Iraq and Kurdistan: How to divide oil?

By Azer Ahmedbeyli, Trend analytical centre expert

Kurdistan president Massoud Barzani (Right front) with Iraqi president Jalal Talabani. Photo: Reuters

March 19, 2012

,— There may appear a new independent state and major oil player rolled into one on the map of the Middle East in the near future. The promise of the head of Iraqi Kurdistan Massoud Barzani to declare independence day on Newroz [Kurdish New Year] holiday (March 21), though not literally seen by many, but, coupled with the events in Syria, gives a signal that the process of the possible establishment of a Kurdish state is entering a decisive stage. A series of exciting events surrounding the Iraqi oil happens on this background.

According to BP, the proven oil reserves of Iraq amounted to 115 billion barrels at the beginning of 2011, and it means that the country ranks third in the Middle East after Saudi Arabia and Iran. Nearly 40 percent of Iraqi oil, or about 45 billion barrels, accounts for Iraqi Kurdistan.

"Kurdistan should achieve reunification through peaceful means," Barzani said on March 15 in Erbil, speaking at a youth conference.

Iraqi Kurdistan needs two things - political stability and large investments to achieve this goal. First was achieved, the second is prevented by the legislative uncertainty, namely, the absence of the Law on Oil and Gas, which would regulate the division of powers between Baghdad and the autonomous, income distribution and other conditions associated with the development and production of oil and its exports. It would bring clarity to the investment policy of the foreign oil companies that want to guarantee the security of their investments.

The law, discussed for the past seven years, has two versions, and each side maintains its bill. Baghdad insists on concluding service contracts, and the regional government is ready to enter into contracts on production-sharing, Baghdad wants to pre-approve them, and the Kurdish leadership does not want to depend on the signing of the federal government. There are also other differences.

Things began to change after oil super giant ExxonMobil and the Kurdish government signed an agreement to develop six oil blocks last October. It greatly increased the attractiveness of further transactions with the regional government for smaller companies. Another oil giant - Total has also announced intentions to begin operations in the territory of Iraqi Kurdistan a few days ago. Many experts noted that more favorable contract terms is the trump card of the regional government of Iraqi Kurdistan in attracting major oil companies to develop oil fields in the region of Iraq.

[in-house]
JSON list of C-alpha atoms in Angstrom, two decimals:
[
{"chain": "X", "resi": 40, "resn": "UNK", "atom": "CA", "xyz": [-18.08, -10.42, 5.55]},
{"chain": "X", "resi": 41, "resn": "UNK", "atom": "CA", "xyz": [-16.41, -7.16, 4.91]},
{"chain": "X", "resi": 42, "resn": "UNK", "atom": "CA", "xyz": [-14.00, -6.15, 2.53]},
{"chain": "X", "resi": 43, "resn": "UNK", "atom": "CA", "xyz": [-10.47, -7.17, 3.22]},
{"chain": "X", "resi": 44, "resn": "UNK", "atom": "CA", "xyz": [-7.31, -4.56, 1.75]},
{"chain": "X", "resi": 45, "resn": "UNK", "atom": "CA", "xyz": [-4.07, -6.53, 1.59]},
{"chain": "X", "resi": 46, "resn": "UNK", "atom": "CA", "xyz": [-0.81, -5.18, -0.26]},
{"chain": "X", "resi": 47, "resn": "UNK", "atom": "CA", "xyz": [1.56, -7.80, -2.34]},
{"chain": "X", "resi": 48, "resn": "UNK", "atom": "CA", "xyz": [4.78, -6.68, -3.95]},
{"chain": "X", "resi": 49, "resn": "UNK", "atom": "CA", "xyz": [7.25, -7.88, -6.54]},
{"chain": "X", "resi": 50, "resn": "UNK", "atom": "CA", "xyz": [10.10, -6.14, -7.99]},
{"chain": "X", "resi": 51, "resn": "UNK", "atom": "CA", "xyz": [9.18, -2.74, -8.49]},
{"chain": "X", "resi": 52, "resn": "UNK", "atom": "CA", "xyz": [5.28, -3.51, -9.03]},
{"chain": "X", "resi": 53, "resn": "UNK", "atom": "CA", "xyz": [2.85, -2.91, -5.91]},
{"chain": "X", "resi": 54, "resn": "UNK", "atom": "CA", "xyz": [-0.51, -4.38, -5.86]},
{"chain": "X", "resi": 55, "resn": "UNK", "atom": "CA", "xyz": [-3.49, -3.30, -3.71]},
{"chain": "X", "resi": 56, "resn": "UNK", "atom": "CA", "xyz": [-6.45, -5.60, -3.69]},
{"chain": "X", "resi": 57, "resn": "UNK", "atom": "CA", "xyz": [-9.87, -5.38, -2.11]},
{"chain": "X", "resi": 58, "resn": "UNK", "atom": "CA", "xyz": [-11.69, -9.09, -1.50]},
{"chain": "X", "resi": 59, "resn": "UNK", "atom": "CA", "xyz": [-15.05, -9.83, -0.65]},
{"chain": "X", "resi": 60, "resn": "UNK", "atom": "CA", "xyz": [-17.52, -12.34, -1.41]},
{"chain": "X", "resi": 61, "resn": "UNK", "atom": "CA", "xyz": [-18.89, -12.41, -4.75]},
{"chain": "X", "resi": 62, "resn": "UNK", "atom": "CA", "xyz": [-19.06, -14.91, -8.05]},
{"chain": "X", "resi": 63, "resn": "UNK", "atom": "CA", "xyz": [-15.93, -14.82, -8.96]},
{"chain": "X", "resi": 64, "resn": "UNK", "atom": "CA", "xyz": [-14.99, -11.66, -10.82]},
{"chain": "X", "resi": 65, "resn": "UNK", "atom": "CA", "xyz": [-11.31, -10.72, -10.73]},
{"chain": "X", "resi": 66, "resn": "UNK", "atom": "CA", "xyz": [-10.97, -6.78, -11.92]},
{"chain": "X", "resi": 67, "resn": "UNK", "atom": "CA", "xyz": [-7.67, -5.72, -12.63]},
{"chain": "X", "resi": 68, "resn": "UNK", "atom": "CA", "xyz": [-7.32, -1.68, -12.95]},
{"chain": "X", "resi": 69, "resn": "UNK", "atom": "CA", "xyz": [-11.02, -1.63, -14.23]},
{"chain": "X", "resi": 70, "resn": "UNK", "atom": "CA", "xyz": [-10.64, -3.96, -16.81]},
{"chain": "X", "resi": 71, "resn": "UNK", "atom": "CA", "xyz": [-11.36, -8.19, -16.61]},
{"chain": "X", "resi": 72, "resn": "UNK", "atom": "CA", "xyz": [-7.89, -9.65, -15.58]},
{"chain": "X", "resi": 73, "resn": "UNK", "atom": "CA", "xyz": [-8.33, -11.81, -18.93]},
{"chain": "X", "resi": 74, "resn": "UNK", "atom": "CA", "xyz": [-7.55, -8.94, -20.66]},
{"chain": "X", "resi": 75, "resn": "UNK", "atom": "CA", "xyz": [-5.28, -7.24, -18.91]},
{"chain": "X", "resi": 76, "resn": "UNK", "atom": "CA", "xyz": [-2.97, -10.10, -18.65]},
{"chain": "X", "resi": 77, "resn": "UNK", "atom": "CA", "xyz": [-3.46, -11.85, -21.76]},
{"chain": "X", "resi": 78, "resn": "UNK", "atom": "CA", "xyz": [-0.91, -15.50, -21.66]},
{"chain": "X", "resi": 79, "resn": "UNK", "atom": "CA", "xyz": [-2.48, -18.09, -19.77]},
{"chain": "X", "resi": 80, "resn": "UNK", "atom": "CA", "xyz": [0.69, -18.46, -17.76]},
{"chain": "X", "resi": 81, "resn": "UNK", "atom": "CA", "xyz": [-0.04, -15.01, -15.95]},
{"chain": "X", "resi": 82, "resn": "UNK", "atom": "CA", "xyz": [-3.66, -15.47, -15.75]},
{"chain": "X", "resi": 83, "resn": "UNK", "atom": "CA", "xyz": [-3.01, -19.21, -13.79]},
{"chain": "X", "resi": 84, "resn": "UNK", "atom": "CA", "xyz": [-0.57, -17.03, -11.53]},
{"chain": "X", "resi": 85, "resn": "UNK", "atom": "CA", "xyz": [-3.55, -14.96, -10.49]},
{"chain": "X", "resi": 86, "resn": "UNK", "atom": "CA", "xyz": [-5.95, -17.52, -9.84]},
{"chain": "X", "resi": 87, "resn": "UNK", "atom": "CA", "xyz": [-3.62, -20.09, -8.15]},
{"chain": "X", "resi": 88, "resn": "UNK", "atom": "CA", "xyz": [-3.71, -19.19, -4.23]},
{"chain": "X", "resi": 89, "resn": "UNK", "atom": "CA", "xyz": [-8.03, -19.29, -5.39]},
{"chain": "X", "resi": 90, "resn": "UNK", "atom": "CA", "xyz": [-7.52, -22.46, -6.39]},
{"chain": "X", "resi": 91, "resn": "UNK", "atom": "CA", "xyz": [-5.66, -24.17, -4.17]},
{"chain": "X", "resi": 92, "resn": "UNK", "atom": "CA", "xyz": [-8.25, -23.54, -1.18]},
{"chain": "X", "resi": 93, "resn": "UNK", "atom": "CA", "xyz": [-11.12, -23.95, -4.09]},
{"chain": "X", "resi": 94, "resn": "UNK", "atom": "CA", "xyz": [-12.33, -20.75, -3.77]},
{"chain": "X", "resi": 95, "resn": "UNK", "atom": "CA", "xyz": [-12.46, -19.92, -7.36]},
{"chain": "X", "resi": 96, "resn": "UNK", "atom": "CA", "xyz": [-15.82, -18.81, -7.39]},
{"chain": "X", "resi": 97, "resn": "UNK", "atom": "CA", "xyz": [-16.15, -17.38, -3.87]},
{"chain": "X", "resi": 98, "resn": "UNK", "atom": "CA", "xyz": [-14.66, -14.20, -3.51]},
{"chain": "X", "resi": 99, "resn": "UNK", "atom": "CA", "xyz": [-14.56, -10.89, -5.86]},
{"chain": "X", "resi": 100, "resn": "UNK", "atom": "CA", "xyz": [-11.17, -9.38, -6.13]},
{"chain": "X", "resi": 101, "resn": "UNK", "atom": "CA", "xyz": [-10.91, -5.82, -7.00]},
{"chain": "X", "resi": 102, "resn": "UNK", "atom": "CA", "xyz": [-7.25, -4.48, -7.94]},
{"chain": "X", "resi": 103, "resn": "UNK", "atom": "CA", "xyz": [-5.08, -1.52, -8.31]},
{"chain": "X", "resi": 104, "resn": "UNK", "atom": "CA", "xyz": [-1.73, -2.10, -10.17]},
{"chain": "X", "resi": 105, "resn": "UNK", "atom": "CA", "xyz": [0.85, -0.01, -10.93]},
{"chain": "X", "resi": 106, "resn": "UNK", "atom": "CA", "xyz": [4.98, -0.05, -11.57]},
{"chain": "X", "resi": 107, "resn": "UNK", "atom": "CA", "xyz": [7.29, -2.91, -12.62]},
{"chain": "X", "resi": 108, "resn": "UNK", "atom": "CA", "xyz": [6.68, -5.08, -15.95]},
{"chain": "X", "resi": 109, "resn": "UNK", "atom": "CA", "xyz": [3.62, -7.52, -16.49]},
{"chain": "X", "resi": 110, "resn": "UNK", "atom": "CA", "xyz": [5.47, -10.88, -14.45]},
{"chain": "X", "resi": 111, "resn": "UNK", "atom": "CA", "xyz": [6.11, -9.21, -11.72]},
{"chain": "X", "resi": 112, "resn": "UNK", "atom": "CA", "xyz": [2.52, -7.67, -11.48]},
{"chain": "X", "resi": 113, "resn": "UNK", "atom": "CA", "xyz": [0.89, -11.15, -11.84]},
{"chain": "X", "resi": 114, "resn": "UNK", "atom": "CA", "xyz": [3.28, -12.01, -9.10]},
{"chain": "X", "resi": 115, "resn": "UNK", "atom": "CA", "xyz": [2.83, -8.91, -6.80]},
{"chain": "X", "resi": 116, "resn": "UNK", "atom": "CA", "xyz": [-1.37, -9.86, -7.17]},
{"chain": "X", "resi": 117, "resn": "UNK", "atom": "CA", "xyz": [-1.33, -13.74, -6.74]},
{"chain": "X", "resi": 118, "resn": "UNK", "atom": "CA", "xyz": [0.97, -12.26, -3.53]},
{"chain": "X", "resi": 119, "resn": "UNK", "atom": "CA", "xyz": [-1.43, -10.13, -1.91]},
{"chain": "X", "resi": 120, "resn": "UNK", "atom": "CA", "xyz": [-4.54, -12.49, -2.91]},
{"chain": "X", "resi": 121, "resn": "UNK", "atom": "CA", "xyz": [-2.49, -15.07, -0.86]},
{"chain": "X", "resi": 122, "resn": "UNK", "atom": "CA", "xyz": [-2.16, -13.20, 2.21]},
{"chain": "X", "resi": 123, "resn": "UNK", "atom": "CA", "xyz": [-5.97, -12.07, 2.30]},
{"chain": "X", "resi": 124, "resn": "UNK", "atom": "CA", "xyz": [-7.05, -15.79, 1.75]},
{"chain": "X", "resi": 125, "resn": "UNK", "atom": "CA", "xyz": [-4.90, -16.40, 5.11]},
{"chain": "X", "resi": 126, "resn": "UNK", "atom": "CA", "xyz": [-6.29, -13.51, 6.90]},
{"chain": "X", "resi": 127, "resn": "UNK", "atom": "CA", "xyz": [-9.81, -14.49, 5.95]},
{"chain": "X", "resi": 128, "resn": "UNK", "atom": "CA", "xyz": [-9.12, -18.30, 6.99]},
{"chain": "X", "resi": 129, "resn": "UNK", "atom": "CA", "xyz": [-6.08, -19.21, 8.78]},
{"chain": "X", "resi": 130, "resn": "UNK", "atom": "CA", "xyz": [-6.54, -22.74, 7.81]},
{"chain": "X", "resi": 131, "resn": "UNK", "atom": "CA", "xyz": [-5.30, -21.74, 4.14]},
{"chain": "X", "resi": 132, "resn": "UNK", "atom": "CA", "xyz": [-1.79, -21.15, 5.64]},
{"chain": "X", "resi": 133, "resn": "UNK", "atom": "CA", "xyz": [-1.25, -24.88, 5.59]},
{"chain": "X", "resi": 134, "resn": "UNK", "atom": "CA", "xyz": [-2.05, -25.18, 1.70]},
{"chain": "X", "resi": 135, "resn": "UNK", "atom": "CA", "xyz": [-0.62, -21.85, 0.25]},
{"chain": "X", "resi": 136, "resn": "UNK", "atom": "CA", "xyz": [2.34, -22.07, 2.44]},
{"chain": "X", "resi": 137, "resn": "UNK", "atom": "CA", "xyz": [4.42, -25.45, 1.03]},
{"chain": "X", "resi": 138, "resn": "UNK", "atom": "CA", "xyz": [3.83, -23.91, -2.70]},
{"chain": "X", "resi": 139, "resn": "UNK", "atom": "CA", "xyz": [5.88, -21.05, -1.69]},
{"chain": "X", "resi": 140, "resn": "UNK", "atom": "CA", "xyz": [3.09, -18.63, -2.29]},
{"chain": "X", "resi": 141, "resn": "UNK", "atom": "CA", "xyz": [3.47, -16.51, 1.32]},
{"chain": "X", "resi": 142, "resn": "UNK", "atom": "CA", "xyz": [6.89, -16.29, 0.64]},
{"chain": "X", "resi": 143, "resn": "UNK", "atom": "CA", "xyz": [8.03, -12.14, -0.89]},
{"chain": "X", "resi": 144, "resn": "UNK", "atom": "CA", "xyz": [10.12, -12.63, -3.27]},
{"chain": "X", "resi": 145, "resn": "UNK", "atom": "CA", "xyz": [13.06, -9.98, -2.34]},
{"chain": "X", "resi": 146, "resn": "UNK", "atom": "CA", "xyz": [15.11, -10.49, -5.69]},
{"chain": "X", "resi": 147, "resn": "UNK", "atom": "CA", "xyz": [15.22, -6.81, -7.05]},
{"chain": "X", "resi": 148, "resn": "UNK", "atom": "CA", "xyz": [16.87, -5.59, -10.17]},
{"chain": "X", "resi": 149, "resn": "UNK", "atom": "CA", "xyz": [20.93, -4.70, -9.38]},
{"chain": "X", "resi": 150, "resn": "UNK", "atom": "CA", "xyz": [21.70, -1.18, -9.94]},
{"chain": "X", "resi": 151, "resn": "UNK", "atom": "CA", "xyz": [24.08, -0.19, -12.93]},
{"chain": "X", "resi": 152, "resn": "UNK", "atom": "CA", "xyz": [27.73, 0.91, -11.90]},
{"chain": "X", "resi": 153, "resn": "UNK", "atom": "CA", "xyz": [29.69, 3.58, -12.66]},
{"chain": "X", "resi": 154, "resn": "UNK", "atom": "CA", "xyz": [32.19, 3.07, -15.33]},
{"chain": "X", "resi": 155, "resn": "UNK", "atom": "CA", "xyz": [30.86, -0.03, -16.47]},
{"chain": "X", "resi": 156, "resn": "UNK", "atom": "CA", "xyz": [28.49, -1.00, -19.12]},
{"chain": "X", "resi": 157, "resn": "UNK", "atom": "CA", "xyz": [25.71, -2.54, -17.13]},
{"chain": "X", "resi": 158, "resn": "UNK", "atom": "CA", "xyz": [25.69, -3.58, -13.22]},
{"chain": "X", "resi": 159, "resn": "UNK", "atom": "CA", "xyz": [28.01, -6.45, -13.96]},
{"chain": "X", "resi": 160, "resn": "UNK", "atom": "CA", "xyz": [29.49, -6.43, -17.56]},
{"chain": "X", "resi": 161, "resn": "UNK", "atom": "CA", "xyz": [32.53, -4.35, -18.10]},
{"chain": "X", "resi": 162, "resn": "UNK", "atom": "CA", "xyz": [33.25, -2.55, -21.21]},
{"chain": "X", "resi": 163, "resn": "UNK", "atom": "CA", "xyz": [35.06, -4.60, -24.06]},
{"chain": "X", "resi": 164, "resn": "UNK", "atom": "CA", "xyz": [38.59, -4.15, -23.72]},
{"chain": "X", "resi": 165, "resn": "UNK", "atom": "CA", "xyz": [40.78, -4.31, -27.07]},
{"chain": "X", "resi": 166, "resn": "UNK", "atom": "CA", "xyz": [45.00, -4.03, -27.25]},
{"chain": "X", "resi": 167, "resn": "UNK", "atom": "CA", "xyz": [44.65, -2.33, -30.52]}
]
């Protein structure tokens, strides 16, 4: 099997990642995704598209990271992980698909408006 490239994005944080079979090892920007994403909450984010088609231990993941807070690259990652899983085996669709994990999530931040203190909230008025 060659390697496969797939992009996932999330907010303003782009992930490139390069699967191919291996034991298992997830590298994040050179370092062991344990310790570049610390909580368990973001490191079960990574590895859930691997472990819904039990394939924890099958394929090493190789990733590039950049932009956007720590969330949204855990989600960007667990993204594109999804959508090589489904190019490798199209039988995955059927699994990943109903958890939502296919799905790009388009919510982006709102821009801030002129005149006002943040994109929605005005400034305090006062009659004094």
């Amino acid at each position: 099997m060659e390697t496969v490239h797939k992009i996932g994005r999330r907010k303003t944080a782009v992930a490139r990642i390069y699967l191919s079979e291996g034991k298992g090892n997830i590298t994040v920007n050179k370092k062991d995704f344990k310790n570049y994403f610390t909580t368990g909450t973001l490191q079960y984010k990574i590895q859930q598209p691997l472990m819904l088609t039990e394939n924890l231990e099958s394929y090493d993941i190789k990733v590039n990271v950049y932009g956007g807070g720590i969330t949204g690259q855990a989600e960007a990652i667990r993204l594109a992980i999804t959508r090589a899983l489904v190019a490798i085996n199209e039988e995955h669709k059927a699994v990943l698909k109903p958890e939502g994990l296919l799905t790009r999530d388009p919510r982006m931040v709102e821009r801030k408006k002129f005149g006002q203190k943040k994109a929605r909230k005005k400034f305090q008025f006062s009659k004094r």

The Iraqi government considers the conclusion of transactions between foreign companies and autonomy government illegal. It has make the refusal of ExxonMobil from last year's contract with the Kurdish government as a condition of its participation at the tender in May for the sale of licenses to develop oil fields in southern Iraq, and operation of oil fields in West Qurna. The Americans have not yet given a clear answer to Iraqi government, but it seems that it will be impossible to stop the conclusion of further deals with the Kurds - Western companies are more profitable to work on the Kurdish conditions than Baghdad.

Recently, the situation became even worse. A spokesperson for the Iraqi Oil Ministry Asyma Jihad noted that the Kurdish administration in northern Iraq has cut oil exports from 175,000 barrels to 65,000 barrels of oil per day. The regional government explains the reduction in the supply by the lack of measure for the oil production, Jihad said in an interview with Trend. However, this reason is not objective, since the production of oil fields in the Kurdish administration is fully paid by the Ministry of Finance of Iraq, he added.

The Autonomy Government stated in response that Kurdistan Region exports from 90 -100 thousand barrels of crude oil per day since the beginning of this year. "If the statement of the Ministry of Oil will be valid, it means that from 25 to 35 thousand barrels per day, disappear in the process of placing on the market. Kurdistan believes that this difference in the number should be investigated immediately - just in case if someone is enriched through it," the Kurdish administration said in a statement. In addition, the Kurdish leadership accuses the federal government of stopping payments to companies involved in the export in May 2011, and that its debt to Kurdistan amounted to over $1 billion from last year's turnover.